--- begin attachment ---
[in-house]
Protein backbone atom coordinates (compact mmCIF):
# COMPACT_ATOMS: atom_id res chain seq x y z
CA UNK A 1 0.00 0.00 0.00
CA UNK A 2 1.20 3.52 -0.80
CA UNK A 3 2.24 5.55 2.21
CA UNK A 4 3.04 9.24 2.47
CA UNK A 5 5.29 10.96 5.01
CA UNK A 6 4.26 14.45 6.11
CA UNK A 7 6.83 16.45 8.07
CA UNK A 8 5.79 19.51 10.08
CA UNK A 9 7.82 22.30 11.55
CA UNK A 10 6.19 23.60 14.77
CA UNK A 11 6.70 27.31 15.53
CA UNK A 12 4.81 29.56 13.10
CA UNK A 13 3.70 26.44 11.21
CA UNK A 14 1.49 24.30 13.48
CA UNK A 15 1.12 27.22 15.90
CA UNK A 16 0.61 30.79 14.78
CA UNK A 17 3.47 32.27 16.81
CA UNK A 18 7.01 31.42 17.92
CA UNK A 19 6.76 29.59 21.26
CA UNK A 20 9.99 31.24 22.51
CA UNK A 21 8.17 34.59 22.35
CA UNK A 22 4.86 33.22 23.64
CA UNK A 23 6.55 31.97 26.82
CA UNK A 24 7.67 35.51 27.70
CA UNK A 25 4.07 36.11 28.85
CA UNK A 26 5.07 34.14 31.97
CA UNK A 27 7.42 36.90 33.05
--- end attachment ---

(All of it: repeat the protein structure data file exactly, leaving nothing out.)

[in-house]
Protein backbone atom coordinates (compact mmCIF):
# COMPACT_ATOMS: atom_id res chain seq x y z
CA UNK A 1 0.00 0.00 0.00
CA UNK A 2 1.20 3.52 -0.80
CA UNK A 3 2.24 5.55 2.21
CA UNK A 4 3.04 9.24 2.47
CA UNK A 5 5.29 10.96 5.01
CA UNK A 6 4.26 14.45 6.11
CA UNK A 7 6.83 16.45 8.07
CA UNK A 8 5.79 19.51 10.08
CA UNK A 9 7.82 22.30 11.55
CA UNK A 10 6.19 23.60 14.77
CA UNK A 11 6.70 27.31 15.53
CA UNK A 12 4.81 29.56 13.10
CA UNK A 13 3.70 26.44 11.21
CA UNK A 14 1.49 24.30 13.48
CA UNK A 15 1.12 27.22 15.90
CA UNK A 16 0.61 30.79 14.78
CA UNK A 17 3.47 32.27 16.81
CA UNK A 18 7.01 31.42 17.92
CA UNK A 19 6.76 29.59 21.26
CA UNK A 20 9.99 31.24 22.51
CA UNK A 21 8.17 34.59 22.35
CA UNK A 22 4.86 33.22 23.64
CA UNK A 23 6.55 31.97 26.82
CA UNK A 24 7.67 35.51 27.70
CA UNK A 25 4.07 36.11 28.85
CA UNK A 26 5.07 34.14 31.97
CA UNK A 27 7.42 36.90 33.05